23.51. Where the taxpayer disposes of an asset by way of a gift or sale at less than market value, he should be deemed to have disposed of the asset at market value and should be liable to taxation on the notional capital gain arising from a deemed disposal at that value. Not to so treat gifts and sales at an undervalue would be to provide a means of avoiding capital gains tax or indefinitely deferring it. There may of course be liquidity difficulties for a taxpayer in meeting the tax arising from the gift of an asset where the notional capital gain is large. However, this would be a factor to be taken into account by the taxpayer in deciding whether or not to make a gift and is in any case essentially no different to the position with regard to a liability for gift duty. Though the primary liability of the tax would be upon the donor, it may be necessary to impose a secondary liability upon the donee. It is noted that the Budget proposals envisage that gift or sale at an undervalue will be treated for capital gains tax purposes as a disposition at full market value. The liability of the donor for capital gains tax should be deducted from the value of the gift in computing his liability for gift

  ― 425 ―
duty; the effect would be to give a lifetime gift treatment comparable with that of a bequest.

Treatment of Unrealised Gains at Death

23.52. As a general principle the Committee recommends that a taxpayer should be deemed to have realised his assets at death for the purpose of determining capital gains or losses and the taxable portion of any gain treated as if it were income of the taxpayer in the year of death. Not to do so would be to create severe inequities between the individual who dies shortly after realising his gains and the individual who dies before realising them. It would also create a severe lock-in effect for the elderly investor who would be reluctant to sell assets and incur a tax that he would not incur were he to hold the assets until death. It has been suggested that an alternative to a deemed realisation on death is to have a carry-over of the deceased's cost-basis to the beneficiary for the purpose of determining the latter's capital gains tax liability on ultimate disposal, but this might result in an indefinite deferment of tax. The deceased should be deemed to have disposed of his assets, and the beneficiaries be deemed to have acquired them, at their fair market value as determined for estate duty purposes.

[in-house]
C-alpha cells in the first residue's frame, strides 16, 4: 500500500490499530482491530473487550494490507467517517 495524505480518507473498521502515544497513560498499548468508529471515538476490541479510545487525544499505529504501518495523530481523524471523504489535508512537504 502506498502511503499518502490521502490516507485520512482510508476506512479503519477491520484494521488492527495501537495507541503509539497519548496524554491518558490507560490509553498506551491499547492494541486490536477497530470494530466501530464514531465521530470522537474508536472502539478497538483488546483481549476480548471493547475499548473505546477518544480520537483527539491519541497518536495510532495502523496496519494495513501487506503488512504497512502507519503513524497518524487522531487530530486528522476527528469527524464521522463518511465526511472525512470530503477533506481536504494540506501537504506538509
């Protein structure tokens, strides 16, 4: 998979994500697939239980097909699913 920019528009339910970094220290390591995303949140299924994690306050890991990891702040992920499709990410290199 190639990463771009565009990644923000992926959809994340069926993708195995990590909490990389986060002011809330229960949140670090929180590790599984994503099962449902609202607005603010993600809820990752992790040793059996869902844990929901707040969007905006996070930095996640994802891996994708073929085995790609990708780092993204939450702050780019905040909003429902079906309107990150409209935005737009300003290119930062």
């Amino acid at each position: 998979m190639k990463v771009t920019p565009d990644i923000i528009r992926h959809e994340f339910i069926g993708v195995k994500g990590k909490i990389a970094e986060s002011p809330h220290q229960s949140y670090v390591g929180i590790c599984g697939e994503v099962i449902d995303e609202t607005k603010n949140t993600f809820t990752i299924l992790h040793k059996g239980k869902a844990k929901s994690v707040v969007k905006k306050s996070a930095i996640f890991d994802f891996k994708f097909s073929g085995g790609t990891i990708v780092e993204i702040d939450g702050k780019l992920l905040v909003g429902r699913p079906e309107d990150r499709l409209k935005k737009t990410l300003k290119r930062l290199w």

23.53. While the Committee recommends that there should be a deemed realisation on death, it recognises that this may give rise to practical difficulties in the case of an estate consisting largely of non-liquid assets such as rural property or shares in a private company. In many other instances, too, when associated with the need to find moneys to pay estate duty (which would be reduced by virtue of the fact that the liability for capital gains tax diminishes the net value of the estate), the imposition of capital gains tax on the deemed realisation may impose a liquidity strain on an estate. Some provisions are necessary to mitigate this hardship and the capital gains exemption recommended in paragraph 23.55 is one such step. As a further measure it is recommended that, in the case of an estate holding a high proportion of its assets in non-liquid items, the capital gains tax liability arising at death should be assessed in the normal way but the payment should be deferred for a specified period or until the realisation of the items, subject to interest at a reasonable rate. As an alternative, provision could be made for payment of the capital gains tax over an extended period, again with interest: a maximum of seven years might be fair.

23.54. The Budget proposals make no reference to any concessional treatment of capital gains deemed to be realised at death. In the Committee's view the liquidity strain that would be imposed on many estates by the combined effect of capital gains tax and estate duty would be so significant as to require relief. This will particularly be so in the case of those estates consisting largely of small businesses or rural property.

Exemption on Retirement, Death or Disablement